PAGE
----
c. Land claims are being hijacked by demagogues and criminals (Mohawk Warriors) who falsely claim to speak for all native people, but are treated by police and government as if they do.
d. Those who victimize others in the name of correcting past injustice will themselves be victimized. How many native youth have been lured by visions of glory into committing acts of violence and injustice against innocent human beings only to discover that ‘no rules’ means that their own lives and those of their loved ones have no value to those they sought to emulate?
e. Relationships with native peoples must be based on truth. The official Ipperwash Inquiry denied all Canadians the opportunity to learn meaningful lessons from the Ipperwash tragedy with respect to preventing violence during land claims.
In additon to presentation notes, we gave each student a CD-ROM containing the following supporting evidence:
1. Video: Mary-Lou LaPratte – Ipperwash Papers news conference, Queen’s Park, March 14/07
2. Video: Mark Vandermaas – Ipperwash Papers news conference, Queen’s Park, March 14/07
3. Video: 14 year old ‘Dancer’- FantinoGate news conference, Queen’s Park, April 17/07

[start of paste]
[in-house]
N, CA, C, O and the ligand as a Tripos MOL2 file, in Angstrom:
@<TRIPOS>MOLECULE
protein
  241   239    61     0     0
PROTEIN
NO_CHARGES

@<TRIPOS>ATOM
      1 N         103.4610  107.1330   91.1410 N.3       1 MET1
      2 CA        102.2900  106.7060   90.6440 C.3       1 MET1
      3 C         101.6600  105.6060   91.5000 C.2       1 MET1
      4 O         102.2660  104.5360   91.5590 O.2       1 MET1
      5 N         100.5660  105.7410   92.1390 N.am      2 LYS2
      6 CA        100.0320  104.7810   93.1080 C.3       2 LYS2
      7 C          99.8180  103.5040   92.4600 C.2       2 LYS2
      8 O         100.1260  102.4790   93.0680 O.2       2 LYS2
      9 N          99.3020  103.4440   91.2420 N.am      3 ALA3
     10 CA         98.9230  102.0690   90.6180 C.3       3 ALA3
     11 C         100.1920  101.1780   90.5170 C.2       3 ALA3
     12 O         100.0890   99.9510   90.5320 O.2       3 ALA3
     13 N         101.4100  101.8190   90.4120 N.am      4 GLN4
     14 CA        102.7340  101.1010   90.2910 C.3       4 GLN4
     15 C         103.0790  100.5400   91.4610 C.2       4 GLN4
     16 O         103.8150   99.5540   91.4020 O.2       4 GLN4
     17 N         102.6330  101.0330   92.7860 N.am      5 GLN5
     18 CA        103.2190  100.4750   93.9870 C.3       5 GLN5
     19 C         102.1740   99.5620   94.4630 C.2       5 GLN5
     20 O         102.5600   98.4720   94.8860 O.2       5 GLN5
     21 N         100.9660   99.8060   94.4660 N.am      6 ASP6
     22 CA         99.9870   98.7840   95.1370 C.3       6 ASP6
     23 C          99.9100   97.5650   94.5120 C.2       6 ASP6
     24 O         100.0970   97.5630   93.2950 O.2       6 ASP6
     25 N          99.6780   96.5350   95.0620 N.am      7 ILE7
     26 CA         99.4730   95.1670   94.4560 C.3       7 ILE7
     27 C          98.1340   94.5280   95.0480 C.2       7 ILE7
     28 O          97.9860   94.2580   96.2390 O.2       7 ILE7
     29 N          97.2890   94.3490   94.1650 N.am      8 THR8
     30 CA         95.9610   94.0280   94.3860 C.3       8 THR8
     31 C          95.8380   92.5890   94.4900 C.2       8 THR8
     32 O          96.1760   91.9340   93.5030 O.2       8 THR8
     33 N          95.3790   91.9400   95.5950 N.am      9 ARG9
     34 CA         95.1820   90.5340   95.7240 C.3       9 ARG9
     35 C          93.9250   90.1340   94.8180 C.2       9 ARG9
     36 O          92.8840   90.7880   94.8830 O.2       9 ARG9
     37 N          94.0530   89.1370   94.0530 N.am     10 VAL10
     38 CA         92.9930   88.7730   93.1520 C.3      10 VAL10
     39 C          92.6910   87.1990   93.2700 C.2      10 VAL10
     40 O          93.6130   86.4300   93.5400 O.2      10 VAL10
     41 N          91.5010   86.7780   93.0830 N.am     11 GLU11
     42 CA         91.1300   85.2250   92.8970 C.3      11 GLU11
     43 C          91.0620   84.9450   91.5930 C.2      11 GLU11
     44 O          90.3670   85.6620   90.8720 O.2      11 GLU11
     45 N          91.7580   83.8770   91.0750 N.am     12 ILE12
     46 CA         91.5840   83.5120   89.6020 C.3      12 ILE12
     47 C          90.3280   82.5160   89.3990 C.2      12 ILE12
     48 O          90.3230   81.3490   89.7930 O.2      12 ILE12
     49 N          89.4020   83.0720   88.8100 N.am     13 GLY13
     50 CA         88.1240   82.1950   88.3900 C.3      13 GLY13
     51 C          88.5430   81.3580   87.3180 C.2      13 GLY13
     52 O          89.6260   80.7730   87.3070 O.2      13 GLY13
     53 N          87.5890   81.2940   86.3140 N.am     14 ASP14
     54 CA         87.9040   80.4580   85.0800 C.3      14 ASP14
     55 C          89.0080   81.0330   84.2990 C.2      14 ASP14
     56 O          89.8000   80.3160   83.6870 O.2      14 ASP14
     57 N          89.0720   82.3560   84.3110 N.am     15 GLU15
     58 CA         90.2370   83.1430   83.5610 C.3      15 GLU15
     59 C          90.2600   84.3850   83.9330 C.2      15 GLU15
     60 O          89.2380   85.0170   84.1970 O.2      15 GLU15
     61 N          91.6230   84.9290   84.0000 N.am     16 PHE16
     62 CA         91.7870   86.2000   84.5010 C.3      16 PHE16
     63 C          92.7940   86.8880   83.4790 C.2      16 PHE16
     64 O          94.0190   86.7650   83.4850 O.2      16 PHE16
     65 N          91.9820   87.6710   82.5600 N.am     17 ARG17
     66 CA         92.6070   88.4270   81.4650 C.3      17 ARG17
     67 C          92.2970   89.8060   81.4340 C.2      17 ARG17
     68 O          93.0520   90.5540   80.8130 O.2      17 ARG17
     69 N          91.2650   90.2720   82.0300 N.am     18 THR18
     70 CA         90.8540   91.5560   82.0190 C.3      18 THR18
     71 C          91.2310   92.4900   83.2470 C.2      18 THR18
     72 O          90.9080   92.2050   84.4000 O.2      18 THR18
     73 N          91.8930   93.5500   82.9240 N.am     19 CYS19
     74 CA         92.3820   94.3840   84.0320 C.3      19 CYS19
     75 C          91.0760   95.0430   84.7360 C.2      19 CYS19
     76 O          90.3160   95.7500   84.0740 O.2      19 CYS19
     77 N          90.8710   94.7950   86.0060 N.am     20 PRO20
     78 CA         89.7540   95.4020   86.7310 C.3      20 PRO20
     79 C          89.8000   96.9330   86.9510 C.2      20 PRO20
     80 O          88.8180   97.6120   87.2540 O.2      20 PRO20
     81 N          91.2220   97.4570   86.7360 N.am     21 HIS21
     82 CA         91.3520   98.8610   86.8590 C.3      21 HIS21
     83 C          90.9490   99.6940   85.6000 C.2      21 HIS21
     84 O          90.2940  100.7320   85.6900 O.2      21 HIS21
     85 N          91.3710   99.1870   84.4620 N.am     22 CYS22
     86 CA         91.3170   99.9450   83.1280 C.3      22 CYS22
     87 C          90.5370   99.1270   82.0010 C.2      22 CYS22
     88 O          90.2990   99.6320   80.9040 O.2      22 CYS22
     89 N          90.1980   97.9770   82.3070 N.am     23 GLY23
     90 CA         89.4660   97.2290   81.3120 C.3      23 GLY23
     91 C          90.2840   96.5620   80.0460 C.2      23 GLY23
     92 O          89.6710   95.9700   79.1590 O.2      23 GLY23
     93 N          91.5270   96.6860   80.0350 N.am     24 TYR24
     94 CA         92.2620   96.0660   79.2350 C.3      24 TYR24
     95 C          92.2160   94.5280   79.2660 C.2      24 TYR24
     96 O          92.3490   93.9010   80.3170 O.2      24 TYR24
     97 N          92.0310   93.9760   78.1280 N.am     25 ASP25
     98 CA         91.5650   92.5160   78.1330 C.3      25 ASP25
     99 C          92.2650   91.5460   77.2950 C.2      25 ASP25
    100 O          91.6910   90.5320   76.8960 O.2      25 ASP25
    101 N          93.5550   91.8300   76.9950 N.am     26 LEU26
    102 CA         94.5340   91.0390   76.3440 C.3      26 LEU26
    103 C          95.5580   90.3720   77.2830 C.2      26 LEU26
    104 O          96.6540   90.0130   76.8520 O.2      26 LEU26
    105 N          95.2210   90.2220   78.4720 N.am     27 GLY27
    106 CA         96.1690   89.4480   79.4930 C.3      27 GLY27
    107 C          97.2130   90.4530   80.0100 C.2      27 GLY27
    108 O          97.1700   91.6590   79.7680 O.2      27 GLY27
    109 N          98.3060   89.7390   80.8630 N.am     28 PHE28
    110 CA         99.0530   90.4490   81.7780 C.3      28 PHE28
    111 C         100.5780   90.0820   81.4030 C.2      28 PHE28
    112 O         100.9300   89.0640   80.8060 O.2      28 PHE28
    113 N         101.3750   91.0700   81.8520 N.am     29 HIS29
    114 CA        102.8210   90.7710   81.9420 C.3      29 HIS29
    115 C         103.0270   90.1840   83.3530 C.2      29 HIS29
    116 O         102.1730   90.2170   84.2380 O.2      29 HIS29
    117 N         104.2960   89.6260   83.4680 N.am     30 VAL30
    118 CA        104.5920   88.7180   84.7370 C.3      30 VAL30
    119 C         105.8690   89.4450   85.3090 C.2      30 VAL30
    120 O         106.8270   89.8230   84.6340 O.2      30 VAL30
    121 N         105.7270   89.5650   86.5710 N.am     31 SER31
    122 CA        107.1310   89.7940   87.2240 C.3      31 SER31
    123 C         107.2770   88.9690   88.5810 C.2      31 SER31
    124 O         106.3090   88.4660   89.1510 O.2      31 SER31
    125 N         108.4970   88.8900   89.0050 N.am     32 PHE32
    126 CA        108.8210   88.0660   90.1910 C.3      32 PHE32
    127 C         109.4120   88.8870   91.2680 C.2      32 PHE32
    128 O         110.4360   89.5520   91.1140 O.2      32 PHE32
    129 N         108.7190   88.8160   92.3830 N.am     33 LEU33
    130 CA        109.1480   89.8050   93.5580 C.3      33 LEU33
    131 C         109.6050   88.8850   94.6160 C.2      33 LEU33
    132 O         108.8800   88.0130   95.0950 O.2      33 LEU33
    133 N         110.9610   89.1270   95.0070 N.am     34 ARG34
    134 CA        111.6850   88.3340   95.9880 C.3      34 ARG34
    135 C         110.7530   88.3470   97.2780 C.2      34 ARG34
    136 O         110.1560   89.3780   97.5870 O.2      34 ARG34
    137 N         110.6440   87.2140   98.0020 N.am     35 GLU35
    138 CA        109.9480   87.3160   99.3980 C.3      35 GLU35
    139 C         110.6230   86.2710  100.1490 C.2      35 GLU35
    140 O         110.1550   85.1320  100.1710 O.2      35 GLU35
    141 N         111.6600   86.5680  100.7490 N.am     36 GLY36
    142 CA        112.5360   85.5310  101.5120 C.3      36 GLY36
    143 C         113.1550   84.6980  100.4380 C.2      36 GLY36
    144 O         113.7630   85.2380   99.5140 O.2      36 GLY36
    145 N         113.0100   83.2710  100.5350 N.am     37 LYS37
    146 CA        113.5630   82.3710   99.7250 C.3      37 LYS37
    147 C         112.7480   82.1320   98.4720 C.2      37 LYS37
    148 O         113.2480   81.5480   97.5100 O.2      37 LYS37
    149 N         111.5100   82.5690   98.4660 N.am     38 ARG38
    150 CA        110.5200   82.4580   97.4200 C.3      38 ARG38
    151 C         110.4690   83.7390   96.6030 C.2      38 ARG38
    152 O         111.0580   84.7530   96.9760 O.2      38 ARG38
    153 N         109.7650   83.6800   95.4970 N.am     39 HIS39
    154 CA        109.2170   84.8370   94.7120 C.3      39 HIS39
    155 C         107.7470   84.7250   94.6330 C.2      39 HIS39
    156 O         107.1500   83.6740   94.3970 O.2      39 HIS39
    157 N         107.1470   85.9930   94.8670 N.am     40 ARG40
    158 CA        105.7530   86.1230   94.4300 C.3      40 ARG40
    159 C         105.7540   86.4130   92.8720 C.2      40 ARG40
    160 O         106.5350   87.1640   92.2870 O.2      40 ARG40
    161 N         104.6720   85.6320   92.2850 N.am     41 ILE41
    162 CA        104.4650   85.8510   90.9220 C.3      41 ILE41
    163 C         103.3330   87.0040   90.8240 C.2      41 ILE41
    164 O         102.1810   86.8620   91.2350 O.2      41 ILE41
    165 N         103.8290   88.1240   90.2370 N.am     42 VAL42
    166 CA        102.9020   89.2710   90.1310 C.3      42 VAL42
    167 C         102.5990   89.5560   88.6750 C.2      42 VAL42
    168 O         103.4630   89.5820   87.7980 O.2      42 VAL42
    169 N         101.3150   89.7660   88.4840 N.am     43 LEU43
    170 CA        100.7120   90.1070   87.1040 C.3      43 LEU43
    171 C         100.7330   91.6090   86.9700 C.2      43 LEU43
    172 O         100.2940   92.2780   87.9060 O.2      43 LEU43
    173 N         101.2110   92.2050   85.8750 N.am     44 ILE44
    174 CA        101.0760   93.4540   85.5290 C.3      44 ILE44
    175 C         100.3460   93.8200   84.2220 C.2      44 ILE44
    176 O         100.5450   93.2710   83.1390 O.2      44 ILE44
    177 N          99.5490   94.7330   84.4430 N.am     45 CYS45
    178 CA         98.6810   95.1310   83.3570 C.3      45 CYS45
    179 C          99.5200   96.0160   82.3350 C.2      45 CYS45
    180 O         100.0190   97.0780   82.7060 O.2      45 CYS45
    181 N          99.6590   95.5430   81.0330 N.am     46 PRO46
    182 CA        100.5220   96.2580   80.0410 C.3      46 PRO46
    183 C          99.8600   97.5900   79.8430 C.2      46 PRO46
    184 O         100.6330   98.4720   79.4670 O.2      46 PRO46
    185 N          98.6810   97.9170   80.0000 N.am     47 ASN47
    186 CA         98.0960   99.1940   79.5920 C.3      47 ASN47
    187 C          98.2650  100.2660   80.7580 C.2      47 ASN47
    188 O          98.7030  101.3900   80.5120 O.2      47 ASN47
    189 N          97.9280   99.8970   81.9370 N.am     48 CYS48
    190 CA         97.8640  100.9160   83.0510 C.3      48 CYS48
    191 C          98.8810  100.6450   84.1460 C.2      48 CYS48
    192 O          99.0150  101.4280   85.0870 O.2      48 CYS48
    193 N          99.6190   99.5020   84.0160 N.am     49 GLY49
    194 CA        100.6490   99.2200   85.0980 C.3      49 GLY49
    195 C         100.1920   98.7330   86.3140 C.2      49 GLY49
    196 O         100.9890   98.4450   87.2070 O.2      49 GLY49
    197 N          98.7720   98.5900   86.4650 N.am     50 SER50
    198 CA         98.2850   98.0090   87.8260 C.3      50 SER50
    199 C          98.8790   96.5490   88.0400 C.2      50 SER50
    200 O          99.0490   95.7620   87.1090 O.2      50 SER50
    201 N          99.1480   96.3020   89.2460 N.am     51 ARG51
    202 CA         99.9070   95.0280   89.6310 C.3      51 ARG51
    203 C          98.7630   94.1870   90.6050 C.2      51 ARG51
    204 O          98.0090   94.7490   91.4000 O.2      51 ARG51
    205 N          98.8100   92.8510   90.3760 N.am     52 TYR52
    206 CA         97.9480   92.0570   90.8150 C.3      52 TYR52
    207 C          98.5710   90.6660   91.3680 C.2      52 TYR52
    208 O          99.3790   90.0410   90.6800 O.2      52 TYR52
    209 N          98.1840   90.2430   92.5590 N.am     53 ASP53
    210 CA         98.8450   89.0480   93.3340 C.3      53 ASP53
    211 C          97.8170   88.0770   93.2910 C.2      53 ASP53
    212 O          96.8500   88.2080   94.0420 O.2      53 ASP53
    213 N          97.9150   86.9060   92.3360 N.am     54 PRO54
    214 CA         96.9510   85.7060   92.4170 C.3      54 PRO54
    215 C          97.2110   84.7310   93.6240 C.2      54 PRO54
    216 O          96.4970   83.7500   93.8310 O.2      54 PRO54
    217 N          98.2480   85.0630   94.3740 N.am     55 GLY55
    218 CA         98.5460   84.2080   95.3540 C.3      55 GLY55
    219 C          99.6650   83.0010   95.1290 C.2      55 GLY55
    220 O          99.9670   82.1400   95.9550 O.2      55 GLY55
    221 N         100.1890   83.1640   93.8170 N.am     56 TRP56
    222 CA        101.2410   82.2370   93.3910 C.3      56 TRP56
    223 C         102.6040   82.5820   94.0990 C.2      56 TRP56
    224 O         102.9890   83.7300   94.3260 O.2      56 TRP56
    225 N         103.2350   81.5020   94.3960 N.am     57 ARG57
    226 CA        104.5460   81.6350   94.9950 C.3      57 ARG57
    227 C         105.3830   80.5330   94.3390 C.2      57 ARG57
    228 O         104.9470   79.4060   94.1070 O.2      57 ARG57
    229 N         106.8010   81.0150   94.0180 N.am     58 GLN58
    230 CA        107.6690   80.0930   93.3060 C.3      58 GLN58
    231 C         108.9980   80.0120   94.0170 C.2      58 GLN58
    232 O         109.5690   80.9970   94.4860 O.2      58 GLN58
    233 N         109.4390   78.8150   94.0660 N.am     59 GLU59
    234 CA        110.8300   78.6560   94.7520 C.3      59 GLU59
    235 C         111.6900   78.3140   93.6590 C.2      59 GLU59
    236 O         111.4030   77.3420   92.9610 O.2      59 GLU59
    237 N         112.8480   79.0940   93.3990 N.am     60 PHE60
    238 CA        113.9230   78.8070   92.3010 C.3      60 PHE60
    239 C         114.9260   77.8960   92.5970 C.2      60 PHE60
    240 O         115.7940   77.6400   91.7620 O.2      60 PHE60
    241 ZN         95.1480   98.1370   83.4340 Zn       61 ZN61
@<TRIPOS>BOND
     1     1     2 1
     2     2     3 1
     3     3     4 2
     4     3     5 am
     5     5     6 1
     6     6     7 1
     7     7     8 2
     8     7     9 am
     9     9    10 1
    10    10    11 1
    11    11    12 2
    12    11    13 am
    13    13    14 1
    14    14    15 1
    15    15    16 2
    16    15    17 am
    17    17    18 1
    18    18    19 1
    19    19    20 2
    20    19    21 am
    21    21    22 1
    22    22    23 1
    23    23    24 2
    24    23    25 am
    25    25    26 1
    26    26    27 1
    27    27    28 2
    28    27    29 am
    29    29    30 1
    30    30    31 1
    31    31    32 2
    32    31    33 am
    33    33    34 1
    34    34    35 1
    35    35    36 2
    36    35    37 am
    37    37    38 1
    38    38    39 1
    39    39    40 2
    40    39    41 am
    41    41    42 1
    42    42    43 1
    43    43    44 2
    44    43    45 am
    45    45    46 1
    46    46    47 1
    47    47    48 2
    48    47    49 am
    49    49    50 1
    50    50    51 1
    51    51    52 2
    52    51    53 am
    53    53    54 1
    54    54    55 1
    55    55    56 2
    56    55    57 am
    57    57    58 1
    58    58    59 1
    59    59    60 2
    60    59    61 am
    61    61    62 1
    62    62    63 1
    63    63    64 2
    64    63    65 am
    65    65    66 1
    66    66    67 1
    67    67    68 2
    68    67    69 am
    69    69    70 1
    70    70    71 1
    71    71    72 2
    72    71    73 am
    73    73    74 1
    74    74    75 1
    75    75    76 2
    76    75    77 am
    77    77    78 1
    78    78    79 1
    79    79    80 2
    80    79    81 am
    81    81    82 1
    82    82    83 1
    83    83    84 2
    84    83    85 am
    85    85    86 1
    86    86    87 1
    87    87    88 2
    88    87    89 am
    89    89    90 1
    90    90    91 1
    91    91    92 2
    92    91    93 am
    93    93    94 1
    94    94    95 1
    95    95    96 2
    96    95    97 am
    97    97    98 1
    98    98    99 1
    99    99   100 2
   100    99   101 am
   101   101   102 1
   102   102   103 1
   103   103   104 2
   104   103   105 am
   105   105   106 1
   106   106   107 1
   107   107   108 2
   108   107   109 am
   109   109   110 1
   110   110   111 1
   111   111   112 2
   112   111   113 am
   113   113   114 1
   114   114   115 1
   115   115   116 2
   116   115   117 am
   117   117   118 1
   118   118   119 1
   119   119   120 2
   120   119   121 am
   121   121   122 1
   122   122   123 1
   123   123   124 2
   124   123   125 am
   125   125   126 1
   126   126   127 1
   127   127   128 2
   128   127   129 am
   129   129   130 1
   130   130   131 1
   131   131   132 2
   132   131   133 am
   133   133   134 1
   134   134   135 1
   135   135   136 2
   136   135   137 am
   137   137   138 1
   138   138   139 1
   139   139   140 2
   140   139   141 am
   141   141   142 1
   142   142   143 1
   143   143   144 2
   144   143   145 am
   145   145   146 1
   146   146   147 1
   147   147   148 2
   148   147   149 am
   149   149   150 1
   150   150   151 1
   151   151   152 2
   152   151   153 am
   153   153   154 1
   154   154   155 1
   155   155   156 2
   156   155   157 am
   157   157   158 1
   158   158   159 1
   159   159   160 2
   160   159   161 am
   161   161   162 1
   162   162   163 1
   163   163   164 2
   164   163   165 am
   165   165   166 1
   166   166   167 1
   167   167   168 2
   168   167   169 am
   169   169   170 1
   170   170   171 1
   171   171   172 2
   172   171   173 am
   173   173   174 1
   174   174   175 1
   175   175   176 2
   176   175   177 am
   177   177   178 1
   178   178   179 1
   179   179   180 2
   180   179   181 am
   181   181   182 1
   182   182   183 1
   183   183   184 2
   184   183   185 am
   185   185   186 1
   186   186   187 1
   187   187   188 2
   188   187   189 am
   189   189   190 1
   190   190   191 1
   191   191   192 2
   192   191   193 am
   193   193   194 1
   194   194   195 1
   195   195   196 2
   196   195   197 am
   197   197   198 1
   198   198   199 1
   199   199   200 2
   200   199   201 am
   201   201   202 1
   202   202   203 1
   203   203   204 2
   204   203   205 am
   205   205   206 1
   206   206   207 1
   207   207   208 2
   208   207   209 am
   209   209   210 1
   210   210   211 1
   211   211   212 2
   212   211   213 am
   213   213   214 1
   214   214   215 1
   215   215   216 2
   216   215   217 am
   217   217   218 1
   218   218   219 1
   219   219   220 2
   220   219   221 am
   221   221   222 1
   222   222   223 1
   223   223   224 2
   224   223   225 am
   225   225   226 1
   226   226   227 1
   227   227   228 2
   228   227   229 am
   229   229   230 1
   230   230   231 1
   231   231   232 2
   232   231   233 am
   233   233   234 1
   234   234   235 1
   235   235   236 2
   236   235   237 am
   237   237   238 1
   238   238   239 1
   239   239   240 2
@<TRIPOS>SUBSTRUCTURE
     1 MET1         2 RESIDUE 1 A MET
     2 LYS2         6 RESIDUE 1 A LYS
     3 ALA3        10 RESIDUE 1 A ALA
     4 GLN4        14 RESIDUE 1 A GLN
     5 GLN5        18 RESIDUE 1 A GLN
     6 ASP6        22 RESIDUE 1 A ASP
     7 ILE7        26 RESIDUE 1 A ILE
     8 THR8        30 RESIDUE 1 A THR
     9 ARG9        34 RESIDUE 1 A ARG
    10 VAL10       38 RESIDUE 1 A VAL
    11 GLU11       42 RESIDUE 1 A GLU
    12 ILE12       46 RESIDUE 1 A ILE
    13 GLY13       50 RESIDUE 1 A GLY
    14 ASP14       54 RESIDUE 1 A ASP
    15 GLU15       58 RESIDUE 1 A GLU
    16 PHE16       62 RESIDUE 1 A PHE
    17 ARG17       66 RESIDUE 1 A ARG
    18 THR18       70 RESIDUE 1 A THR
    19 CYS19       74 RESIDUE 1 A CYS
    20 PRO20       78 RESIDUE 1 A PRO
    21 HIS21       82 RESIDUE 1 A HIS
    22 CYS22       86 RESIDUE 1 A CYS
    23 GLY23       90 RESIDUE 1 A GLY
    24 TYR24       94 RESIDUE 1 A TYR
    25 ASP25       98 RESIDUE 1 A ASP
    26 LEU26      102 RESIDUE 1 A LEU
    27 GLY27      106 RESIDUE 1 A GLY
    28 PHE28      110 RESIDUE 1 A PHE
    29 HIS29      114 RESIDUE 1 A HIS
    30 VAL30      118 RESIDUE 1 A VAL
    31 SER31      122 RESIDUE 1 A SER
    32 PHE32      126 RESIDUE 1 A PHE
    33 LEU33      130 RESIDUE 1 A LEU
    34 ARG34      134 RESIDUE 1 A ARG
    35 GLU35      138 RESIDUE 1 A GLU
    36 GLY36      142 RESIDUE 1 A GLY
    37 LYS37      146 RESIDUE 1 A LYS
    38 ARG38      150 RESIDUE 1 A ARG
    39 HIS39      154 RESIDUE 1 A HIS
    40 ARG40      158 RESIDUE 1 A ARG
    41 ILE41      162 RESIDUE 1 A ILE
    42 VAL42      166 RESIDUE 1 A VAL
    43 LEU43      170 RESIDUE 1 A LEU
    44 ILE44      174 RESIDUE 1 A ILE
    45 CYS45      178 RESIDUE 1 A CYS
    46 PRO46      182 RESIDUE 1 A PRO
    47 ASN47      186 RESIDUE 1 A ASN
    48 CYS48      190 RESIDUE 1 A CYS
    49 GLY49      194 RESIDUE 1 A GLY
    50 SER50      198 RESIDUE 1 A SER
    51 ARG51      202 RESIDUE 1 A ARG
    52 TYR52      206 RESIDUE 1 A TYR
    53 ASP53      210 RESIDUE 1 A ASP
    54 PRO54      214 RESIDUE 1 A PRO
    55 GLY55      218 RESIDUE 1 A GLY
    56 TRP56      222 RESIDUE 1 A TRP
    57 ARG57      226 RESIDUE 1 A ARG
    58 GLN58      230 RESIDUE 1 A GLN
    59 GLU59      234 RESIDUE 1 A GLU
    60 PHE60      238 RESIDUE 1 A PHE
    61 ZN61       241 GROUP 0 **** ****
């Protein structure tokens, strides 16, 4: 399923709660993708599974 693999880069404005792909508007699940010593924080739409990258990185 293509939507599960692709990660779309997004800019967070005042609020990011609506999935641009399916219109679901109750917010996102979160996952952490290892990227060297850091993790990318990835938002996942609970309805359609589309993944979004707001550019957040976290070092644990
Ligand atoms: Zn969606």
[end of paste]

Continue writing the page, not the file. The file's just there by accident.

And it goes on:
4. Video: Chris Syrie incident, Jan 10/07
5. Photos: Sam Gualtieri – beaten by natives in Caledonia
6. Western Standard magazine, July 02/07 – Protection Racket (expose of Ipperwash Inquiry)
7. Mary-Lou LaPratte – submission to Ipperwash Inquiry, June 23, 2004
8. Mary-Lou LaPratte – Notes for Ipperwash Papers news conference, March 14/07
9. Mark Vandermaas – Notes for Ipperwash Papers news conference, March 14/07
10. Mark Vandermaas – Summary of Evidence, The Ipperwash Papers
11. 14 year-old ‘Dancer’ – ‘Road of Hope’ project
12. Brown/Chatwell $12M statement of claim against OPP/Ontario gov’t
13. Turtle Island News, May 16/07 – violence on Douglas Creek Estates
14. Turtle Island News, May 23/07 – shooting of native man
15. Turtle Island News, May 30/07 – assault on native media
16. Turtle Island News, Aug 15/07 – rapes on Douglas Creek Estates
17. Mark Vandermaas speech, Oct 08-07 – Natives are victims of Two Tier Justice, too
‘Rule of Law’ in the curriculum?
After our presentation we answered questions, some students staying well after class to speak to us. One educator introduced herself and asked if she could stay in touch because they may wish to include study of the issues raised during our presentation in the curriculum one day.
What a great thing it would be if the suffering of Caledonia served a greater purpose in educating students about the importance of settling land claim issues while preserving the rule of law so there would be no more innocent victims of landclaim lawlessness.
Interviewing Caledonia residents
Dr. Houston and his class have already interviewed residents in Caledonia, including Merlyn Kinrade, and we have – with the permission of various residents – provided provided their contact information for future possible interviews. Mary-Lou LaPratte has also agreed to be interviewed should they wish to do so.